Back in Albuquerque two months, the travel itch started at my right big toe and is working its way up to my right kneecap.
Life since Matzatlan has meandered and it isn’t until an invitation is offered that I have a reason to move.
On the road at four in the morning, I can barely make out shapes of road cuts as I weave my way along the freeway between them. There are road signs waving at me to slow down. I see hints of sunlight struggling to break through the darkness that envelopes my car. The instrument panel on my little chariot reminds me it is time to stop for gas and food.
Just outside of Tucumcari, New Mexico, on Route 66,I know, from other trips this way, that there are several truck stops.
They all offer travelers gas, a restaurant, a place to stock up on snacks..Though they cater to truckers, their doors are open to everyone, and, in a pinch, a tired traveler can catch a nap in the parking lot with a coat thrown over his head to hide light from huge signs that advertise to those whizzing by, going both directions across our country.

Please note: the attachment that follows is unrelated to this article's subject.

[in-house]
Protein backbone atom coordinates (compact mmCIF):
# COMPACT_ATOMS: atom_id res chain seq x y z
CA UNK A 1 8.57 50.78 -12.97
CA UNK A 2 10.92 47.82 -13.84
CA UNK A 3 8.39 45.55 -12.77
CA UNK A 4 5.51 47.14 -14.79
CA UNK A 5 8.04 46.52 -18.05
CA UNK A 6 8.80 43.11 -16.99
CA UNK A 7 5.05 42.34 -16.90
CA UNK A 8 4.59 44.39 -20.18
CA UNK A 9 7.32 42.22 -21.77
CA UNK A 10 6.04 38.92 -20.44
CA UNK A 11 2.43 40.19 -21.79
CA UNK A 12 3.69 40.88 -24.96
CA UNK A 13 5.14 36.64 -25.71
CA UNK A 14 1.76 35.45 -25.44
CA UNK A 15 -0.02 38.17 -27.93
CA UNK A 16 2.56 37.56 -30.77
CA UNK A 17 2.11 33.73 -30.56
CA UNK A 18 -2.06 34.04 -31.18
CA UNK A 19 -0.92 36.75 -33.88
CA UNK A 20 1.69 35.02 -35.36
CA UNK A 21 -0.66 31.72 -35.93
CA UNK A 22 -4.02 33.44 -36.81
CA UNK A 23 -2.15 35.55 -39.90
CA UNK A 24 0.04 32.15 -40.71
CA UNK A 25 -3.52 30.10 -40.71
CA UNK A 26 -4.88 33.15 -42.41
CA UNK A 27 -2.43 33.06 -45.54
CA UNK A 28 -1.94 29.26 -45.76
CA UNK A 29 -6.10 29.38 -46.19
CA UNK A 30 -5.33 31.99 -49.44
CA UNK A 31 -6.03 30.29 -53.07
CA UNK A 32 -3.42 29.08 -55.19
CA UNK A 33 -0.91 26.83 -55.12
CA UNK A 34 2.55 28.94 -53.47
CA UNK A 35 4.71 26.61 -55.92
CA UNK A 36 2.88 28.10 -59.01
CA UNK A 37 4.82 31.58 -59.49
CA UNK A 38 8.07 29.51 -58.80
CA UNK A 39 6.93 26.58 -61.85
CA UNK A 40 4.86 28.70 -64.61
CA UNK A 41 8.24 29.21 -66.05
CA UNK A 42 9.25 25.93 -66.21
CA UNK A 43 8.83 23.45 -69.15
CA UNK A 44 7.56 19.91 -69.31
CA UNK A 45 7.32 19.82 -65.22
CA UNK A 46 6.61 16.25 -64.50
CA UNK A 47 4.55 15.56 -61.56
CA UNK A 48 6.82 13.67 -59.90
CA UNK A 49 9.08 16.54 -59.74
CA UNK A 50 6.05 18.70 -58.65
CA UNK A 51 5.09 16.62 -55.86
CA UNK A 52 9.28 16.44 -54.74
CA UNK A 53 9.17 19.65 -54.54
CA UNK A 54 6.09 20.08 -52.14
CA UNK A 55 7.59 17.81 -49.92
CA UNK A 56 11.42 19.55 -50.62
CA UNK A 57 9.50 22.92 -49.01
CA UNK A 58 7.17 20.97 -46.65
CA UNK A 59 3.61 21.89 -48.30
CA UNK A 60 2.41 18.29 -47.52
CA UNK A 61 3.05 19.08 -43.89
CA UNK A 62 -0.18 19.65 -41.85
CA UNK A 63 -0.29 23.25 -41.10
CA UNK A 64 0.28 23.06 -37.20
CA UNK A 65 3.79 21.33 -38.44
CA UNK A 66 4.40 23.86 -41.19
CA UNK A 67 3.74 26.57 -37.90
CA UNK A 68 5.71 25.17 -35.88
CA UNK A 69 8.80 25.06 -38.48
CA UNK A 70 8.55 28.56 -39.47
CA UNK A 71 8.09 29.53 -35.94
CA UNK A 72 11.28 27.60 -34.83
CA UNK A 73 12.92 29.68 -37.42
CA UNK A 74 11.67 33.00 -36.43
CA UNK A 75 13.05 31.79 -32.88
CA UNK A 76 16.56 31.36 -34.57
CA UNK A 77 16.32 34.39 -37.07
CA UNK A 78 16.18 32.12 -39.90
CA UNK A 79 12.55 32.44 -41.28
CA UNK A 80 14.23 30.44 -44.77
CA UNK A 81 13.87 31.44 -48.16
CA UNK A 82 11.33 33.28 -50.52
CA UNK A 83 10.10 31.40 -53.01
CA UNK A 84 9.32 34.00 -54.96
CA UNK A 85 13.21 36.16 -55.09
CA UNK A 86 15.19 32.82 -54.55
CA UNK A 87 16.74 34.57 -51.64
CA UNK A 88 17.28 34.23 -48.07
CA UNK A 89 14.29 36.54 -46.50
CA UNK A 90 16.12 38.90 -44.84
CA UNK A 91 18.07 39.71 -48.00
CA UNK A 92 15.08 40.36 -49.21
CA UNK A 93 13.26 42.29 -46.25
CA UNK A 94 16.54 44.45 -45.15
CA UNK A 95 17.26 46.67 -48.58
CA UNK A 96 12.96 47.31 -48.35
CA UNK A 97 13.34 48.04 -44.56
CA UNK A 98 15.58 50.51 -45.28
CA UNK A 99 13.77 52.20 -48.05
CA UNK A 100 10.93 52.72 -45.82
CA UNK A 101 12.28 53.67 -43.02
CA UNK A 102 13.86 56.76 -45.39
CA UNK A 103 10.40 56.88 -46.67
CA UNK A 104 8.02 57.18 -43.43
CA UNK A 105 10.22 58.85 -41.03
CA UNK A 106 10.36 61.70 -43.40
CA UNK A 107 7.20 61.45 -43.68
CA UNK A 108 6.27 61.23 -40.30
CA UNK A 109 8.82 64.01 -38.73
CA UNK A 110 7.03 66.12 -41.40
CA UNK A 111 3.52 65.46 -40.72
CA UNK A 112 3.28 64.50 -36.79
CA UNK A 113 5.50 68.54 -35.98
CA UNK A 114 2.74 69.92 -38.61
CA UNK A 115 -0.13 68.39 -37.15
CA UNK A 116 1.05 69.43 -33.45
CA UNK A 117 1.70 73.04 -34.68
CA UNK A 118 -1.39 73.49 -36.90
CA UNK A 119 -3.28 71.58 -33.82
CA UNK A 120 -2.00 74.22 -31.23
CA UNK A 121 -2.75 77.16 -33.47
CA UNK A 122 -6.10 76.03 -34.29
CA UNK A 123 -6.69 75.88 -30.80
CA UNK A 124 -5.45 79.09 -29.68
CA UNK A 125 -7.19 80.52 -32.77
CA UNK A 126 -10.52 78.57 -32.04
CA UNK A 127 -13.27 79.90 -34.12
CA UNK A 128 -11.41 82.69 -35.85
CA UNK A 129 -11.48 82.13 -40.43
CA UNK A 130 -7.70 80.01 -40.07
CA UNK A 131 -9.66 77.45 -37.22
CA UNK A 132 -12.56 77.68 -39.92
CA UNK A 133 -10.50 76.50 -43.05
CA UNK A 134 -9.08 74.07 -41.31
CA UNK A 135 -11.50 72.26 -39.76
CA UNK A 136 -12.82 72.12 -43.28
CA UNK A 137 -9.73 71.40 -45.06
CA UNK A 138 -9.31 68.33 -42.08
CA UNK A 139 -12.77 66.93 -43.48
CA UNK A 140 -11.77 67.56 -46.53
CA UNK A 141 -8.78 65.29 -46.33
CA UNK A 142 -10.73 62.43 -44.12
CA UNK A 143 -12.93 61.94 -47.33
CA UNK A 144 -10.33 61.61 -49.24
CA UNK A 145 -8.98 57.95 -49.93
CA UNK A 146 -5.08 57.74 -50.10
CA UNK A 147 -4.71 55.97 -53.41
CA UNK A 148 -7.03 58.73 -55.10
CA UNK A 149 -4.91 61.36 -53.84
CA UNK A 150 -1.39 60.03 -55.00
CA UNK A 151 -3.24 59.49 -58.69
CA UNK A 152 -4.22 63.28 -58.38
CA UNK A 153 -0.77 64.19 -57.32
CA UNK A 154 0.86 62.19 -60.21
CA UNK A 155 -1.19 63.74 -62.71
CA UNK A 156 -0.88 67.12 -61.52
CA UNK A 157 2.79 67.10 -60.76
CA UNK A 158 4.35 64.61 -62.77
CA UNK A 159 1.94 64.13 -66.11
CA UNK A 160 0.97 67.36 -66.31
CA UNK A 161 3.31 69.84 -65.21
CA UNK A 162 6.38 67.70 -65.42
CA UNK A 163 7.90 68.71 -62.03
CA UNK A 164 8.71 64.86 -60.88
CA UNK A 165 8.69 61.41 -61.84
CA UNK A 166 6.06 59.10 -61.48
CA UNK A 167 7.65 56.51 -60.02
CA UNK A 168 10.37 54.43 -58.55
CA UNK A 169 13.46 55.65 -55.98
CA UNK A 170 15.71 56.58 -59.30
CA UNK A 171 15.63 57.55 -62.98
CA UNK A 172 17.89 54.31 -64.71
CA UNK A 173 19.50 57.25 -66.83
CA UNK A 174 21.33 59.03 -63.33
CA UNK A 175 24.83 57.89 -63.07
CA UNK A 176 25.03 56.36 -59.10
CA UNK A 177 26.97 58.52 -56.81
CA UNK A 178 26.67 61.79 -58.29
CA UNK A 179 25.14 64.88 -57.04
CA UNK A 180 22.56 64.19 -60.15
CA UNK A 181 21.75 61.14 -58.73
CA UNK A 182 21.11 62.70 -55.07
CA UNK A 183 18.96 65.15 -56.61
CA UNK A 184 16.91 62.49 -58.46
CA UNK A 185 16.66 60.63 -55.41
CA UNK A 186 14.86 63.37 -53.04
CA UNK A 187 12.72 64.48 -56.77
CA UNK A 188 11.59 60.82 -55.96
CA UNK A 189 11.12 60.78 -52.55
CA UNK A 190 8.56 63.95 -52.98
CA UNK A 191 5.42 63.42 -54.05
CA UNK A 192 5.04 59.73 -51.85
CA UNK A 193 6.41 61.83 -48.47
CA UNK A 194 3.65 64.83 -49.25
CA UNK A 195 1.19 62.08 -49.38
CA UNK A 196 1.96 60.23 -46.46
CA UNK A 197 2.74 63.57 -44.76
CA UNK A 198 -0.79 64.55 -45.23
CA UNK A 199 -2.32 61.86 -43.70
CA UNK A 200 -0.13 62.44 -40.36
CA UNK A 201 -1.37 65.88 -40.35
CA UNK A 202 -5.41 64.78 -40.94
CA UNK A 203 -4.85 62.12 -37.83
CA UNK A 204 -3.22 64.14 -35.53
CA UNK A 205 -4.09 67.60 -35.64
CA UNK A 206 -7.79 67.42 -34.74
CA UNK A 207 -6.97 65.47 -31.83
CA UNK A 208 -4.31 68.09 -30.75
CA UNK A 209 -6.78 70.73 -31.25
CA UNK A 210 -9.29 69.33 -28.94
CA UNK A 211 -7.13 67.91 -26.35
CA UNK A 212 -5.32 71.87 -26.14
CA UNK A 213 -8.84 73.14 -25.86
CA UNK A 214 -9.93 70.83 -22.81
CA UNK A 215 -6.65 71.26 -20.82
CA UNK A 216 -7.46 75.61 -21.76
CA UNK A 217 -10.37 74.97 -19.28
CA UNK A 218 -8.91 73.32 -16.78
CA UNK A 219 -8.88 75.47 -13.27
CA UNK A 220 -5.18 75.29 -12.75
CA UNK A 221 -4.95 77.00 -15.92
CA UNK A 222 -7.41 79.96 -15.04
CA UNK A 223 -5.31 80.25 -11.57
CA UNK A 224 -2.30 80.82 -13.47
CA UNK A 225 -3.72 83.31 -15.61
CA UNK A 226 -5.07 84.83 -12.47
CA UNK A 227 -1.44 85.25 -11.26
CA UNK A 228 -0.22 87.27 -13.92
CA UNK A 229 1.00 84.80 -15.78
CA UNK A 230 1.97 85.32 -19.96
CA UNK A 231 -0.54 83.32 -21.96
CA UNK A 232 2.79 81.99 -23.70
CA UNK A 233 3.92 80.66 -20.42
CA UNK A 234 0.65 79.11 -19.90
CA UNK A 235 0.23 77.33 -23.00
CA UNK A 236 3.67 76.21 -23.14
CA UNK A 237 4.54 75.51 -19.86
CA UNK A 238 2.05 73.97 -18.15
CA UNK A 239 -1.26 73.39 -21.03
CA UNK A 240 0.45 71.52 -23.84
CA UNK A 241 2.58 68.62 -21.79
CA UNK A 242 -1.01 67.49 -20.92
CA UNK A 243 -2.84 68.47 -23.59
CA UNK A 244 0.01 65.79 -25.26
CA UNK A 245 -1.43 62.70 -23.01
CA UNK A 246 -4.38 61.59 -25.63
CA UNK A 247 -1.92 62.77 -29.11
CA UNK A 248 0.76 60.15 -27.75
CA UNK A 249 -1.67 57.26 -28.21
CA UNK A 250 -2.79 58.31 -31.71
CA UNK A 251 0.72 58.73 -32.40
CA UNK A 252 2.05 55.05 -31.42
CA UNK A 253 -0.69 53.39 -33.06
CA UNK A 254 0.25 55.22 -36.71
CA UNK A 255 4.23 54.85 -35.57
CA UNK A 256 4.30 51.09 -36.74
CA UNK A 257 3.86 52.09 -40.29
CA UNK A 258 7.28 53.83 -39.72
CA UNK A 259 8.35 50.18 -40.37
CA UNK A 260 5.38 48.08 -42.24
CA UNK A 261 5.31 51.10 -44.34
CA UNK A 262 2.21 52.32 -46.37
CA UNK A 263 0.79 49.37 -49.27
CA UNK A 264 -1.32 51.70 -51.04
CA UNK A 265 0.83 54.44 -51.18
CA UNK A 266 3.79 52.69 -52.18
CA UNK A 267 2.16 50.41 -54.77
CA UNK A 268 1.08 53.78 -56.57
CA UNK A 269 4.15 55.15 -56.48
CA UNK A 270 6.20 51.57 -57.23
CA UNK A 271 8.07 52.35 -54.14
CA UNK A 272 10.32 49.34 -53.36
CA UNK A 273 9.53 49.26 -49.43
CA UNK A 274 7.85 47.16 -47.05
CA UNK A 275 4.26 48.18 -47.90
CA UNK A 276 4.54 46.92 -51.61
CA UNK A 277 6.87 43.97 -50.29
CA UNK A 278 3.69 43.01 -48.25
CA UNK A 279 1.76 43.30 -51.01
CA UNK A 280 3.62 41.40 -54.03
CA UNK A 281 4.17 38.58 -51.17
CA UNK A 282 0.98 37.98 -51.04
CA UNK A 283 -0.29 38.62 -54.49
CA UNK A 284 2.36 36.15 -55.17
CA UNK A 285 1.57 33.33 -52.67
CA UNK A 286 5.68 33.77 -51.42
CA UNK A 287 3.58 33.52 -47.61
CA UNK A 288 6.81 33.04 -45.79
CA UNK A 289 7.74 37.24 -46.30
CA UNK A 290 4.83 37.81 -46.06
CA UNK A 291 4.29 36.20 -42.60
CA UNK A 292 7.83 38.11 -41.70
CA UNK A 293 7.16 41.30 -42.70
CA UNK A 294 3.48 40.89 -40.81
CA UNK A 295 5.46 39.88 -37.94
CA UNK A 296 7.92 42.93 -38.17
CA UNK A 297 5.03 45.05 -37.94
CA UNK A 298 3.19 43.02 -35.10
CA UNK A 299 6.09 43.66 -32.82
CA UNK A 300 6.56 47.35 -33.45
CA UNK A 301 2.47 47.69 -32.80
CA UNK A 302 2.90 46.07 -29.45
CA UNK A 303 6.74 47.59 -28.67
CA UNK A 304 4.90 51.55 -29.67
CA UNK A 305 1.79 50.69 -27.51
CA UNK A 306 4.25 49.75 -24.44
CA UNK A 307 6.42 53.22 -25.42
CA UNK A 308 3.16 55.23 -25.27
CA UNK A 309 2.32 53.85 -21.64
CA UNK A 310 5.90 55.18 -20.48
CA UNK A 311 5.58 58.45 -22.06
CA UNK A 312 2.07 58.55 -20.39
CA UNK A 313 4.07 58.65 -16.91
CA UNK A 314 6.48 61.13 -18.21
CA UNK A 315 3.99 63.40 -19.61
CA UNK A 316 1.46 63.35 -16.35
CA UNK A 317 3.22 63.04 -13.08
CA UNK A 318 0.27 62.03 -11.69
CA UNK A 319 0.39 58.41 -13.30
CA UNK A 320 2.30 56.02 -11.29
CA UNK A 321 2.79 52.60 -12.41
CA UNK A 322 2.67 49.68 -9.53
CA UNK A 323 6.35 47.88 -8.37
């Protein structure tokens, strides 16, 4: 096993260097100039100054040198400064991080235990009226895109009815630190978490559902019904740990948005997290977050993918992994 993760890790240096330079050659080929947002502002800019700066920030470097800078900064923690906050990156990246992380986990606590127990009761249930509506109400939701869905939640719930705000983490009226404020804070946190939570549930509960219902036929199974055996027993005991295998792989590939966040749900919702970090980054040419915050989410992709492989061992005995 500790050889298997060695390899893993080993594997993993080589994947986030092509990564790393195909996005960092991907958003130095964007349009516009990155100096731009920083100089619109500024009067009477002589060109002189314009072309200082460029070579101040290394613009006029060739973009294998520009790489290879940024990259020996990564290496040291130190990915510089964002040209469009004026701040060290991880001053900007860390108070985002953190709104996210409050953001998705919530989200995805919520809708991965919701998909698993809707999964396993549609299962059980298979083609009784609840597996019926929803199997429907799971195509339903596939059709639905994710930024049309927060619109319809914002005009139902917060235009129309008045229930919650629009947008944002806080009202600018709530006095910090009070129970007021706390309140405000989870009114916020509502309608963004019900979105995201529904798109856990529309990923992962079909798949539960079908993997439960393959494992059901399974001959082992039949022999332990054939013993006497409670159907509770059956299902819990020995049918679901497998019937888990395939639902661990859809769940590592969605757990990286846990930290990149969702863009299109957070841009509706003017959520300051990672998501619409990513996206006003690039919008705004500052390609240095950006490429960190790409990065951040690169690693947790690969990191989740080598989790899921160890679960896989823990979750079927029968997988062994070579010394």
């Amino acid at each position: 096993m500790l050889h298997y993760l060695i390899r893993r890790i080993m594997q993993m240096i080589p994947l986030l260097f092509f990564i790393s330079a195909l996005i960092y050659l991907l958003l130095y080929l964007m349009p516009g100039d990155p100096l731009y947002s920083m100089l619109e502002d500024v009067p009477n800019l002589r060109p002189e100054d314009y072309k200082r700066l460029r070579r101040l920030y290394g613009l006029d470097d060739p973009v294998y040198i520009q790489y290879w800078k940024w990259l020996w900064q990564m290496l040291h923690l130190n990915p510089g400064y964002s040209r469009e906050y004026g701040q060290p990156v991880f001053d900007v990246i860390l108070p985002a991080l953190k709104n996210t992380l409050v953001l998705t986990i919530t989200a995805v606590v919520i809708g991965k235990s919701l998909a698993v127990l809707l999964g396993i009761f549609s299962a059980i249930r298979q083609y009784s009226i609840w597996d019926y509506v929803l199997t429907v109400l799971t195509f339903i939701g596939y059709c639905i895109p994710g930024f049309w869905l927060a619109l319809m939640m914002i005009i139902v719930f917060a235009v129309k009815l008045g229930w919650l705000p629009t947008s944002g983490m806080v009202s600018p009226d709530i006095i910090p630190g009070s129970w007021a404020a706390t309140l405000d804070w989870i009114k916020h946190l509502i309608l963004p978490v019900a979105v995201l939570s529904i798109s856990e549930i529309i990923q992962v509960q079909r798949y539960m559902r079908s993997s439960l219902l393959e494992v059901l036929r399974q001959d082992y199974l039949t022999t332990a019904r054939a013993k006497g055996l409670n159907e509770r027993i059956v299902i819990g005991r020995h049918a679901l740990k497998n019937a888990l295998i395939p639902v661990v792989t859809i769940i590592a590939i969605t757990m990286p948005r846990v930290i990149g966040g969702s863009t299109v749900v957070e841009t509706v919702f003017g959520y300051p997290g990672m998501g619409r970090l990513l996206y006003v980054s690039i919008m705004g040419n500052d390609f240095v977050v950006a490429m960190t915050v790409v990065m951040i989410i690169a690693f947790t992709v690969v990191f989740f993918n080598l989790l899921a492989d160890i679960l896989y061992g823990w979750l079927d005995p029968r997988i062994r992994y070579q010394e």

There is no reason to stick around Tucumcari when Albuquerque or Amarillo is only a short hop, skip, and jump away. You don’t need to drive through a whole town when all you need is a piece of it for a bite to eat, a bathroom break or a place to walk your poodle. Freeways created drive by towns and moved us into a different sense of time and space where the country is something to be traversed as quickly as possible, not something to be relished like a sweet piece of hard candy.
This early morning stop wraps up quickly and I pull back onto the Interstate for Amarillo, watching a new sun edge over the tops of road cuts as I barrel through their gauntlet.
After several months home in Albuquerque, care taking my dad’s house, my brother’s invitation breaks my love affair with a lazy boy recliner.
I never want moss growing between my toes.